HIDDEN AWAY IN THE 17th Arrondissement with the rue Guy Môquet at one end and the rue de la Jonquière at the other is the Cité des Fleurs.
A private street, three hundred and twenty metres long with iron gates at each end, the Cité des Fleurs is a beguiling village within the city.
It was created in 1847 when a parcel of land owned by Jean-Edmé Lhenry and Adolphe Bacqueville de la Vasserie was divided into equal lots. Each lot was sold for housing but to a very strict building code.
Every detail was set out in this building code – the alignment of the facades, the height of the buildings, the height of the walls, the details of the gardens, including at least three trees in every garden and even a specification for the ornamental vases on the gateposts and what could be planted in them.
Like so many places in Paris the Cité des Fleurs has a gruesome historical connection. A plaque on the gate of N°25 says it all.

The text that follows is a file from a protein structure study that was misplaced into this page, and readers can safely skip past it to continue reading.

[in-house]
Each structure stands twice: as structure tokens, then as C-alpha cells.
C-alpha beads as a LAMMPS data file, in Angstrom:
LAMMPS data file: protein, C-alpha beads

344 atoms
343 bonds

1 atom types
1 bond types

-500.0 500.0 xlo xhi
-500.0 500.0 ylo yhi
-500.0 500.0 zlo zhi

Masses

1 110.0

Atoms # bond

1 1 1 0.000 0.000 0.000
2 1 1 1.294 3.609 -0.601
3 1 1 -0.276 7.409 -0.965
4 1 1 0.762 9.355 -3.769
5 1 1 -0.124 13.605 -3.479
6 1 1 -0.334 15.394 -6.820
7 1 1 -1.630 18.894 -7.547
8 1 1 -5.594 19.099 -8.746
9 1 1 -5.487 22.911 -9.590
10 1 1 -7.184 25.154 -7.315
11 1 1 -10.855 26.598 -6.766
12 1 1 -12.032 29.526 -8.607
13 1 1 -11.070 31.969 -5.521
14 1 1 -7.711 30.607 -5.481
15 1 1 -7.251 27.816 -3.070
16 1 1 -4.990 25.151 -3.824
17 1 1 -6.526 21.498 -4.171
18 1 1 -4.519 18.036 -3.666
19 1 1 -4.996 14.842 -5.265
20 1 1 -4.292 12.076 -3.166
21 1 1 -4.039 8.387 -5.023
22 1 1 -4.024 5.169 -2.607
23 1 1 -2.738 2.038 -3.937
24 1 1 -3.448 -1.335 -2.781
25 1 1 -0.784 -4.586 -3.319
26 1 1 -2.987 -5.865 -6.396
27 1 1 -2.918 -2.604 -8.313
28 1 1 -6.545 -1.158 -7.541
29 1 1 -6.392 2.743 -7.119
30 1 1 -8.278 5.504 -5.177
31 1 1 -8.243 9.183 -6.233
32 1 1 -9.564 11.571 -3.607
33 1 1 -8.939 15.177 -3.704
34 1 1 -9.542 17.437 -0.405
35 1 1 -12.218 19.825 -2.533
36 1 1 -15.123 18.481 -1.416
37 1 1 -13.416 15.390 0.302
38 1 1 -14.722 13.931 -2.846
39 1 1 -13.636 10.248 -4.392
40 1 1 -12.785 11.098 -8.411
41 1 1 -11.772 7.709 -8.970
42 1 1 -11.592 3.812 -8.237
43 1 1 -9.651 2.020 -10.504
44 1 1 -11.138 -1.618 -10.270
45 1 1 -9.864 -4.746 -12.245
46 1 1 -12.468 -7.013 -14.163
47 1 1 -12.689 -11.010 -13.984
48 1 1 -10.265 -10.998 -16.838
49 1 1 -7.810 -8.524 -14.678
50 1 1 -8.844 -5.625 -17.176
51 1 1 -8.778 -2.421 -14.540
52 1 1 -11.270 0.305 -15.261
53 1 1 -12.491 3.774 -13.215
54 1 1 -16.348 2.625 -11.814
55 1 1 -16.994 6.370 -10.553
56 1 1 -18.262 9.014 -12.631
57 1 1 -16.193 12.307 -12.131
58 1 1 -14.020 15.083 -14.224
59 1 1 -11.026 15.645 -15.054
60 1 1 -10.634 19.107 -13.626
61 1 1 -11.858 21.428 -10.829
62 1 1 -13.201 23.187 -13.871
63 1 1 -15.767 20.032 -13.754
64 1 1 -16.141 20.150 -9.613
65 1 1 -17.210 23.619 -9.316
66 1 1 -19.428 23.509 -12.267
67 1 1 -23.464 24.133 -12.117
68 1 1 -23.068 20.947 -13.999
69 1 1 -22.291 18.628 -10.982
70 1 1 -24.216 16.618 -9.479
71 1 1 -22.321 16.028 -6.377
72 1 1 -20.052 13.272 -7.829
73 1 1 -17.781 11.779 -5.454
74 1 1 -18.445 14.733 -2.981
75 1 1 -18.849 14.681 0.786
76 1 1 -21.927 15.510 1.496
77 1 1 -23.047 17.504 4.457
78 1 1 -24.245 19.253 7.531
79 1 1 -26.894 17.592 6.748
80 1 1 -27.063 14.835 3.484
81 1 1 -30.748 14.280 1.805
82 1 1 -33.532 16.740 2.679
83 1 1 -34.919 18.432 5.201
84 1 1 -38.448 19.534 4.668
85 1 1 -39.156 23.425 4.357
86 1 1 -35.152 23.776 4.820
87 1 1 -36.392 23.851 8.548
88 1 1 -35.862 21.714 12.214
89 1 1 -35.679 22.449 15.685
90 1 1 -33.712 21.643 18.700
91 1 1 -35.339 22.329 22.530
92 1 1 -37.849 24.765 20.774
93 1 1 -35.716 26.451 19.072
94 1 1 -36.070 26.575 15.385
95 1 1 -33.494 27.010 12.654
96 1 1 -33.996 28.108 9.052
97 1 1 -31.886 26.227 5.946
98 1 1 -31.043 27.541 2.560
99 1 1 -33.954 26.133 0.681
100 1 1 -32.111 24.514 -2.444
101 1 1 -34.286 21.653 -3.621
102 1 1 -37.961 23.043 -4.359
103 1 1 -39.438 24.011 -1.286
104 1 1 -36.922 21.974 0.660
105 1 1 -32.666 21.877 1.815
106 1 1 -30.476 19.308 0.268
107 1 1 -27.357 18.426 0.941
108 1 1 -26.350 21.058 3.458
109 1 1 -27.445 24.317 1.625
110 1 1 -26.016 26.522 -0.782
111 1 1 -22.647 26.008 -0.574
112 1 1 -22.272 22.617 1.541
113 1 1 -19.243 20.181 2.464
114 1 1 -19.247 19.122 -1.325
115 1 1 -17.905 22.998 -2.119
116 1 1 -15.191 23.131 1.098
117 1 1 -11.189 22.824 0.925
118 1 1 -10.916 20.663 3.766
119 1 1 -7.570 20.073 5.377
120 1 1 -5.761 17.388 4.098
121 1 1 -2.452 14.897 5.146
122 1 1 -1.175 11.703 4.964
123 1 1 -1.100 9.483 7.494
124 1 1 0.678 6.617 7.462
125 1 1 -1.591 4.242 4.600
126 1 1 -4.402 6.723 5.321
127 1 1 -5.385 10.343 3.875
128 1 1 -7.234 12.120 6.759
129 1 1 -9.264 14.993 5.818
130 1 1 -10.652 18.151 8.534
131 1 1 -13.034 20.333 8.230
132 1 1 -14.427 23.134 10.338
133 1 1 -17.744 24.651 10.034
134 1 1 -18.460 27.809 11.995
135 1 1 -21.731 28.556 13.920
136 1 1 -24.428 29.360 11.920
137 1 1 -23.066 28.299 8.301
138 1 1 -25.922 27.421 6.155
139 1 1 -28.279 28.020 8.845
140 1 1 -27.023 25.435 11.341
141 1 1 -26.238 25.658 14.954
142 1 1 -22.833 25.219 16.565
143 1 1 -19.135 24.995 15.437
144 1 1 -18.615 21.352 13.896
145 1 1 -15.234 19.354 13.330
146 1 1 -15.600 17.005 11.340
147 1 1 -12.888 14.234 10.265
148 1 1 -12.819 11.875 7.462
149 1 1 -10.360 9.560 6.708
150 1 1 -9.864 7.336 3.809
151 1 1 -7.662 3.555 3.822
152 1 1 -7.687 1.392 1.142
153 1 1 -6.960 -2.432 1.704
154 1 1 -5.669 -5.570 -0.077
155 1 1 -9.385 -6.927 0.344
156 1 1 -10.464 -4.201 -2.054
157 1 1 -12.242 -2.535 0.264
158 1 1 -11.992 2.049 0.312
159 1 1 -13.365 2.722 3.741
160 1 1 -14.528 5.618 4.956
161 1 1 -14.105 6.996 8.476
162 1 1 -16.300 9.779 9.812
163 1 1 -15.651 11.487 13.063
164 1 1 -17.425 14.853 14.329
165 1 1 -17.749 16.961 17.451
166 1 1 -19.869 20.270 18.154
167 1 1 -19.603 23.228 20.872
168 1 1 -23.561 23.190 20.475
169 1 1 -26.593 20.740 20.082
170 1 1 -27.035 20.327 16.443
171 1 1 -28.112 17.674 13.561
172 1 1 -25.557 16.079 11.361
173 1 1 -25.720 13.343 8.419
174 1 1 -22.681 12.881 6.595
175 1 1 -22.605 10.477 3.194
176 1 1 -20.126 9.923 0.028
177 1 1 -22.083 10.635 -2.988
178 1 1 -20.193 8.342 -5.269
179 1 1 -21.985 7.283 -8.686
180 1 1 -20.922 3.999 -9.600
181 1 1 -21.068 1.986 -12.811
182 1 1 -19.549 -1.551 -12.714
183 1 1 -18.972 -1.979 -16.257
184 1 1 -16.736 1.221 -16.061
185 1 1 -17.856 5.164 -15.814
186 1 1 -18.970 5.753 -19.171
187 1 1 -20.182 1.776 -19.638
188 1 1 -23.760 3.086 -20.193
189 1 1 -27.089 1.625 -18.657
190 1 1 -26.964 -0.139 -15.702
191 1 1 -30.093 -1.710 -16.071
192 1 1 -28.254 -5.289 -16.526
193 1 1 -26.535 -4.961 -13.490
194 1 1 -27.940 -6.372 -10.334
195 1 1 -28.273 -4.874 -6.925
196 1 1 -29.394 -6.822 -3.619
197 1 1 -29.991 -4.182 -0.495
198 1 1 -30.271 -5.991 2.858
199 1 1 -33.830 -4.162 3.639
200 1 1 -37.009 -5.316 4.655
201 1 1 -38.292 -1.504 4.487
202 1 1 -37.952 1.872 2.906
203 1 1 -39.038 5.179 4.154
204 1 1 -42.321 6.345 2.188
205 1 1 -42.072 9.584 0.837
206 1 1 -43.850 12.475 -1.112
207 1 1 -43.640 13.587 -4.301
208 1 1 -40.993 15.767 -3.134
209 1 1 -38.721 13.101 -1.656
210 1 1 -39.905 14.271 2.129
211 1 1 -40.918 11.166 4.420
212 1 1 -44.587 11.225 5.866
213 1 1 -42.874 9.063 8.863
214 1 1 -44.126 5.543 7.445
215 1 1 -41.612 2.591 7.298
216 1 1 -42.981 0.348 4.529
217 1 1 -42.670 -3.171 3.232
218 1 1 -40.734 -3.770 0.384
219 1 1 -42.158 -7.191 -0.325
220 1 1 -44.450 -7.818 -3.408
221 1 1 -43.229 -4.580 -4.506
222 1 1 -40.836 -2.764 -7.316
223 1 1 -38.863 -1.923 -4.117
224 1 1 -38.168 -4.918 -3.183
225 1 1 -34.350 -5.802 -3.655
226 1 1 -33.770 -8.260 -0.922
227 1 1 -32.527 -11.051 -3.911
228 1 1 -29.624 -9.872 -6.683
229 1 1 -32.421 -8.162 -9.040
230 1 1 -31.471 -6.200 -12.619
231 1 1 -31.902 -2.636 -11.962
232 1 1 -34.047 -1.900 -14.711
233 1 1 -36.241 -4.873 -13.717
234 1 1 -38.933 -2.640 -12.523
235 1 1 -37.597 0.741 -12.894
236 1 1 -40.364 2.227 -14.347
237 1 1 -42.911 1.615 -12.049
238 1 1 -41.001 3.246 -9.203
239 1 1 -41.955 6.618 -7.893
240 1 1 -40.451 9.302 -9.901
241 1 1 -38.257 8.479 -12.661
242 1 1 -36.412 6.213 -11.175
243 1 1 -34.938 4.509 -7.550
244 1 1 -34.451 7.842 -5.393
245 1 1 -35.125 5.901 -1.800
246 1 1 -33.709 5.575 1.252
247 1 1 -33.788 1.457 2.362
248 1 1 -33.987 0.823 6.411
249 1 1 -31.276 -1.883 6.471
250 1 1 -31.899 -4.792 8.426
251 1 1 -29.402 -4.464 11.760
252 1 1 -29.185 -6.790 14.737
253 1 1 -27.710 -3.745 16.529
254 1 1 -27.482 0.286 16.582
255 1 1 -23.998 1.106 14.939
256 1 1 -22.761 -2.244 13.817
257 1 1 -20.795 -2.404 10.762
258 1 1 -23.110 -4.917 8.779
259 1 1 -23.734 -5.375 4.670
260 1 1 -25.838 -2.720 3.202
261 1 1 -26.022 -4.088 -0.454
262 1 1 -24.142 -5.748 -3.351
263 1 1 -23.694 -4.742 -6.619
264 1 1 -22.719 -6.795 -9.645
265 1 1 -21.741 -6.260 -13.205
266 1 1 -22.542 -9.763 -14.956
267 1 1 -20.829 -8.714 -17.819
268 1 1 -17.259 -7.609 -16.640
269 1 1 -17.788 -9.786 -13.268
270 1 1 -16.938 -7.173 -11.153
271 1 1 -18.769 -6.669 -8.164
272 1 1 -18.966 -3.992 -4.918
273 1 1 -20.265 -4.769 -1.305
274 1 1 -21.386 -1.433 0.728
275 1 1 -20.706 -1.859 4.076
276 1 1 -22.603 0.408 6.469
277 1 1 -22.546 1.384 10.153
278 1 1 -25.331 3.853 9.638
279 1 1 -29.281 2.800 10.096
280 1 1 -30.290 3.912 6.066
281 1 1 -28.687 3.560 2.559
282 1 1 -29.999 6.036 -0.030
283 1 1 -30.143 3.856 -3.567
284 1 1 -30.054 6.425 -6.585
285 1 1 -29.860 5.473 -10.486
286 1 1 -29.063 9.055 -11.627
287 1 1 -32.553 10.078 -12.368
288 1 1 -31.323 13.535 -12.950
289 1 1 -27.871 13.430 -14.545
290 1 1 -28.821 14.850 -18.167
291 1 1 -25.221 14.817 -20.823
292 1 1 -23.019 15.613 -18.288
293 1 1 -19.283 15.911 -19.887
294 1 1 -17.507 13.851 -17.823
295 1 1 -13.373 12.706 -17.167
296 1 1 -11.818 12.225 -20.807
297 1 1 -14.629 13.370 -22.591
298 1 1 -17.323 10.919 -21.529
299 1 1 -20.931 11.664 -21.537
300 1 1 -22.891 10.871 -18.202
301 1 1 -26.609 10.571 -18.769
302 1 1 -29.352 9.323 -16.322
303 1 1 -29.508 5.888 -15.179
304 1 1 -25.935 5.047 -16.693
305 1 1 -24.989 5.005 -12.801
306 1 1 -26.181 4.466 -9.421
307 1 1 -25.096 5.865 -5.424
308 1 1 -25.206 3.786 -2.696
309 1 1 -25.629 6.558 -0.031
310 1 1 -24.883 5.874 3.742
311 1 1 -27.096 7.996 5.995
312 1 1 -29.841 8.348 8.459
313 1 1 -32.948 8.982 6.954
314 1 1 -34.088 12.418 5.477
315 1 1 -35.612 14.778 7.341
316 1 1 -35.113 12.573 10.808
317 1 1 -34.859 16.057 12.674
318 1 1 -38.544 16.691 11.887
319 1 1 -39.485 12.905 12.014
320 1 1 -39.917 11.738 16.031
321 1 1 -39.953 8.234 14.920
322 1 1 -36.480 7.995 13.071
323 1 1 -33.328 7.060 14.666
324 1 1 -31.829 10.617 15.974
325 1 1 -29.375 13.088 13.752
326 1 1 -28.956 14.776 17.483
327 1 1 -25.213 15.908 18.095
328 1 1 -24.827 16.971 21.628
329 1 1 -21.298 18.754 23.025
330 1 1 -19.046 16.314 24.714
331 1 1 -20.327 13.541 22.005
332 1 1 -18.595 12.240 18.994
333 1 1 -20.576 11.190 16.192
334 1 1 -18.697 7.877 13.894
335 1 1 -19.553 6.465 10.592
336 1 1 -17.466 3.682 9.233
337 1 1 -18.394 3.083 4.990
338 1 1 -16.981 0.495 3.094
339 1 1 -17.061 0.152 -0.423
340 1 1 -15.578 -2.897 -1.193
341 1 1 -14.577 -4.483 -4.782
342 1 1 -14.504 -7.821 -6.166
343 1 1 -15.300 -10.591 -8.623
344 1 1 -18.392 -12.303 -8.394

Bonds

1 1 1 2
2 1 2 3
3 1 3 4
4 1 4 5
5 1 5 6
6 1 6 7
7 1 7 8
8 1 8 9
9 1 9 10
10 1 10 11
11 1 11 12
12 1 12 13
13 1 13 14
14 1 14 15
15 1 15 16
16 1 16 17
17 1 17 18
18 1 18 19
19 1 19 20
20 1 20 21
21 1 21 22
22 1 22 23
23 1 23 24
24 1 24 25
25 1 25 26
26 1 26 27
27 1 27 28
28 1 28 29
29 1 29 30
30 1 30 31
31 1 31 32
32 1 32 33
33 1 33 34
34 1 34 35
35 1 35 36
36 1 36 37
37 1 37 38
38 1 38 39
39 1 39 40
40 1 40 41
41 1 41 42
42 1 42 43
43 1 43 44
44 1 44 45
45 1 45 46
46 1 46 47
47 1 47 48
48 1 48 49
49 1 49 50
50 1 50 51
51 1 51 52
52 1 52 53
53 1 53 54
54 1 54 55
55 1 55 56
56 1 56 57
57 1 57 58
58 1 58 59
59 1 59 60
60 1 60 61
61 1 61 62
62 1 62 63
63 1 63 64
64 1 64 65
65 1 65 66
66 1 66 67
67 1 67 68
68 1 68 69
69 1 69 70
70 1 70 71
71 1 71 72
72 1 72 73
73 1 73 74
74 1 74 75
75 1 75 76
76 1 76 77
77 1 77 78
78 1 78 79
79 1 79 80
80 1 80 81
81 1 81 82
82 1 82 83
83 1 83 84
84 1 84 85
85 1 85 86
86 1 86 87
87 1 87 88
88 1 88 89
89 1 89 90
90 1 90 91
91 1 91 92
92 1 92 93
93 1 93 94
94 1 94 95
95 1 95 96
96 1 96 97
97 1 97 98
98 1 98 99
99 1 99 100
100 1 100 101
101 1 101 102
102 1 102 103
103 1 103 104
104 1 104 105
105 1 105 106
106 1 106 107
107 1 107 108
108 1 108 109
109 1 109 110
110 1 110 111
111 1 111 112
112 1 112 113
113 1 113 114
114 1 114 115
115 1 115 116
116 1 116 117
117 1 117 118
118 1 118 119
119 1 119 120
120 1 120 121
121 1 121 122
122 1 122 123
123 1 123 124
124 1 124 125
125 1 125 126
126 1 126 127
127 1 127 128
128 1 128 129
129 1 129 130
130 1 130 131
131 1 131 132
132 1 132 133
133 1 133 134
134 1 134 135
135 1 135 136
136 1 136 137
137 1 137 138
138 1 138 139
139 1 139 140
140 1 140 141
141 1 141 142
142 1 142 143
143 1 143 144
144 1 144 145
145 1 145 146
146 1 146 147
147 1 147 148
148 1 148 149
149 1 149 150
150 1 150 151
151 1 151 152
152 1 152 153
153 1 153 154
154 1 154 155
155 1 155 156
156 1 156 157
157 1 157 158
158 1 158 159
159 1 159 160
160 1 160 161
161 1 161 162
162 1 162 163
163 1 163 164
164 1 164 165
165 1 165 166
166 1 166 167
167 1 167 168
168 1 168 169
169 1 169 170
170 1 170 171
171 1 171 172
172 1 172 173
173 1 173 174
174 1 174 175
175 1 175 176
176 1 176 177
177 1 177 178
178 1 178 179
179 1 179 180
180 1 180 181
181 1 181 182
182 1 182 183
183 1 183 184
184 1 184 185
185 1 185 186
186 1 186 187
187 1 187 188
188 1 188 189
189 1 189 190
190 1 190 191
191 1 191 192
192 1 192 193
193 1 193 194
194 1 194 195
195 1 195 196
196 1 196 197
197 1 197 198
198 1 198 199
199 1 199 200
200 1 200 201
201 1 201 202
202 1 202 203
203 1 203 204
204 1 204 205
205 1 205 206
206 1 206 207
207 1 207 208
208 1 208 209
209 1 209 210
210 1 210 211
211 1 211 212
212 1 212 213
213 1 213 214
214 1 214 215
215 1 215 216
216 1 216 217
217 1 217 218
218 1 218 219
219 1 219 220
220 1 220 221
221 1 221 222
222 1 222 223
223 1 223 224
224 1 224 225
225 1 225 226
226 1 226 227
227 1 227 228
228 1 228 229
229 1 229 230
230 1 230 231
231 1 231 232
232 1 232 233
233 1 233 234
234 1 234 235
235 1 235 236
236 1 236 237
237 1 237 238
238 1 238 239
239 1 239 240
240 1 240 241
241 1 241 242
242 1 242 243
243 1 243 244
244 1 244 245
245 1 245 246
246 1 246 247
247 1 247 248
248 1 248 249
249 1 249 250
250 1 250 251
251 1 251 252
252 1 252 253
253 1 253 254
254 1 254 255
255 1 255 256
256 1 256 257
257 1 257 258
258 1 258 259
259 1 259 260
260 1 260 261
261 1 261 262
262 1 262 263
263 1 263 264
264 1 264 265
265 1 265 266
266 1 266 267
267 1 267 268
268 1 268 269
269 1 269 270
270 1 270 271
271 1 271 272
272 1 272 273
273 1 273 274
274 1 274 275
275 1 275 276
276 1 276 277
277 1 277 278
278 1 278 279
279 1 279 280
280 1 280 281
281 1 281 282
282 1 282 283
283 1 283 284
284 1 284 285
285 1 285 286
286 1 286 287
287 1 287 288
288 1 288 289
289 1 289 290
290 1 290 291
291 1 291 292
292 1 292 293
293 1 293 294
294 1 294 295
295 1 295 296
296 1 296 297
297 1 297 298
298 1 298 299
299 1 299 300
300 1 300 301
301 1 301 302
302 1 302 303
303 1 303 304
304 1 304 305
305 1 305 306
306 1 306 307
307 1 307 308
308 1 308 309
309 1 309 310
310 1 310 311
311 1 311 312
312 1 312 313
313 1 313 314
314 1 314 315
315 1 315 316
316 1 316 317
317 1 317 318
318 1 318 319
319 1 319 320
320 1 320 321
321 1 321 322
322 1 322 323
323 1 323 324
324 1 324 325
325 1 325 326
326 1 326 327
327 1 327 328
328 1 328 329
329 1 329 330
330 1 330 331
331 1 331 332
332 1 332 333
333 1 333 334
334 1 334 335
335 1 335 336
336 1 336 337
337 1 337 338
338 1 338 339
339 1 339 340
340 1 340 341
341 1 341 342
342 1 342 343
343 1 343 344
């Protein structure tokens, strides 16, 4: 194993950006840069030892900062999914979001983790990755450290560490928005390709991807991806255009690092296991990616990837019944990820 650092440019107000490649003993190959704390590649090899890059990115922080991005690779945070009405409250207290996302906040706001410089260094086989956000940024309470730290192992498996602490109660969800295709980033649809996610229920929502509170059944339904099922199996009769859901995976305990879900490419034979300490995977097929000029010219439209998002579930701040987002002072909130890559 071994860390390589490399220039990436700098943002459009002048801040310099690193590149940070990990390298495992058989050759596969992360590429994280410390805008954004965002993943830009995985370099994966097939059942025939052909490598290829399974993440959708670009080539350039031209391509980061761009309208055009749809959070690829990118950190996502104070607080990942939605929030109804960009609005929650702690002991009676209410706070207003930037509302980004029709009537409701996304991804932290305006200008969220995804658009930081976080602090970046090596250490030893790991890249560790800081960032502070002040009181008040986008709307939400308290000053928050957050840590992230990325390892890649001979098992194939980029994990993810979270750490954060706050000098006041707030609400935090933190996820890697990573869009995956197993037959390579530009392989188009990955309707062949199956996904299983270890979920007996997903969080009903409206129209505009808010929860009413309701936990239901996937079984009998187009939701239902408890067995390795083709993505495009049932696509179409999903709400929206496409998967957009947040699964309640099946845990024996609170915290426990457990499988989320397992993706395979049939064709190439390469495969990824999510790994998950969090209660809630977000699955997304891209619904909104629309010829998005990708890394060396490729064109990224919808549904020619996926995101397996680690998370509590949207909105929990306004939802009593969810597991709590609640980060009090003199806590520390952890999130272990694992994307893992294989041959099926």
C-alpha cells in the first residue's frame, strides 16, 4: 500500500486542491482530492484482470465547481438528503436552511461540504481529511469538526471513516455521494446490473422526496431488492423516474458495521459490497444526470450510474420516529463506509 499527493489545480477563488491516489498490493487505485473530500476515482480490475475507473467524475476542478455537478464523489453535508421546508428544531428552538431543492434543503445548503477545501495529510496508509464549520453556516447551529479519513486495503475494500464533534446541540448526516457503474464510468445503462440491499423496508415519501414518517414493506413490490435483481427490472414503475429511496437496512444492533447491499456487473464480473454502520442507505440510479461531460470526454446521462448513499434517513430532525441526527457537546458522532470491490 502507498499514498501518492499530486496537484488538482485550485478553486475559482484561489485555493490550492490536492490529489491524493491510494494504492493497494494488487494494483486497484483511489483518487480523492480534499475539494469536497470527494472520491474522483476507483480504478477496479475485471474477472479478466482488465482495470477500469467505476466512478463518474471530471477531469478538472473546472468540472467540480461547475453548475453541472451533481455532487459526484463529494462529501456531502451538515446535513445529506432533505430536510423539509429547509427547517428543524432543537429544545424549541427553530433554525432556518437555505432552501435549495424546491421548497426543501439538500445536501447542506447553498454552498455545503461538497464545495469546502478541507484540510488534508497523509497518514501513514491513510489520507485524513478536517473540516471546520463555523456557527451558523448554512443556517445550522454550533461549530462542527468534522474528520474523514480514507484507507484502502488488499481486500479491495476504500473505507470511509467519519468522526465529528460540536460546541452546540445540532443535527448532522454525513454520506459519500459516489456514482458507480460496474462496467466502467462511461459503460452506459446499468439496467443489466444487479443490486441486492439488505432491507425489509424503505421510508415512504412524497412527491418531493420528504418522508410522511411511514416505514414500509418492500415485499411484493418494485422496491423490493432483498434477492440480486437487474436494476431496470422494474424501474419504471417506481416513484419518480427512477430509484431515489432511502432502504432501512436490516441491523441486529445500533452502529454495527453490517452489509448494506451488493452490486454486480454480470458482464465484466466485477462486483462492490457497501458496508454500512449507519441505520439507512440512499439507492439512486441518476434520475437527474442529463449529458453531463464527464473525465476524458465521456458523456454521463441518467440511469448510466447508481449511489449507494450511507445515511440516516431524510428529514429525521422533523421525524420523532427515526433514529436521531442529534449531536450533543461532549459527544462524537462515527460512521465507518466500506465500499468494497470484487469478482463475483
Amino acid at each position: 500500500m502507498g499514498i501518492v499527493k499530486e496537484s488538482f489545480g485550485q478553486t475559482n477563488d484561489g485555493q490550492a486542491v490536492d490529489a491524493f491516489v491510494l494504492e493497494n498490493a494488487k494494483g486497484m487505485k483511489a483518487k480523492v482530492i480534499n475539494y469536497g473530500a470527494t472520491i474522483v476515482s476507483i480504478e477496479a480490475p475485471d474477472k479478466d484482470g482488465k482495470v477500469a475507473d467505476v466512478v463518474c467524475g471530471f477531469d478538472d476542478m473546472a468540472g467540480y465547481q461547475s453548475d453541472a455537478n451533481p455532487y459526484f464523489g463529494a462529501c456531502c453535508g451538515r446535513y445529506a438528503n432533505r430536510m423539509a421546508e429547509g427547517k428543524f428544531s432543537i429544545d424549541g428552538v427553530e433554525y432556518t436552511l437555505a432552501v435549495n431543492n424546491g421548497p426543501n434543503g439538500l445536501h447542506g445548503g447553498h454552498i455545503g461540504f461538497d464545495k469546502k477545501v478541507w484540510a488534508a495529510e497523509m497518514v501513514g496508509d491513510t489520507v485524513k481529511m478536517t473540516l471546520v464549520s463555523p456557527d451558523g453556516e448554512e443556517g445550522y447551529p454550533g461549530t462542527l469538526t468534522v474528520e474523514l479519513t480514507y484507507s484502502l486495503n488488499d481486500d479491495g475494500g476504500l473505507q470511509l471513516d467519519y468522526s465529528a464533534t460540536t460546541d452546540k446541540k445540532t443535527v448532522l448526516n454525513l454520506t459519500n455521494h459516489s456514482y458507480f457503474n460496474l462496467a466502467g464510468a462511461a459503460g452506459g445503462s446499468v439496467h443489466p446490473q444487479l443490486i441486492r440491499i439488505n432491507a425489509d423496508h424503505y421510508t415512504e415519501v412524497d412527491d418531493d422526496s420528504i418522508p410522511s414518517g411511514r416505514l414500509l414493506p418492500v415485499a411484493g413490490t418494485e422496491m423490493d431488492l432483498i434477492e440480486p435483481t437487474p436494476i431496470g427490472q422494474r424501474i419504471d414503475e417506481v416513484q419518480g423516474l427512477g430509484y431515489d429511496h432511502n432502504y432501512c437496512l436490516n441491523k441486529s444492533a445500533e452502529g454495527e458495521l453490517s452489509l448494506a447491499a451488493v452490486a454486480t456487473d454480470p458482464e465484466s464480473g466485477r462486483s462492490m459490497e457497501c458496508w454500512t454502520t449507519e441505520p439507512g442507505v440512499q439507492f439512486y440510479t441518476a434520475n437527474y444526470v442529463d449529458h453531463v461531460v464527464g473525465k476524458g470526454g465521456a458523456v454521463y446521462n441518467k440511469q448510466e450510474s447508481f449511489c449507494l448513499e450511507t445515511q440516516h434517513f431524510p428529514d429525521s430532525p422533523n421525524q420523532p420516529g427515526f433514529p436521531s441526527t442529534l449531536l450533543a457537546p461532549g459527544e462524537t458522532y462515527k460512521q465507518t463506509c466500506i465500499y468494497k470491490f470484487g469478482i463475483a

During the second world war, N°25 was a base for network Plutus, part of the MLN, Mouvement de Libération Nationale, responsible for producing false papers for the French Résistance. On the 18th May 1944, N°25 was raided by the Gestapo. Colette Heilbronner, the leader of the Résistance group, was executed on the spot. The other members of the group were deported and subsequently killed.
Sound in the Cité des Fleurs:
On a lighter note, the regulations governing the Cité des Fleurs dating from 1864 declares that public traffic on the street was tolerated but could be prohibited at any time and for as long as it was deemed to be in the interest of the community. How enlightened was that!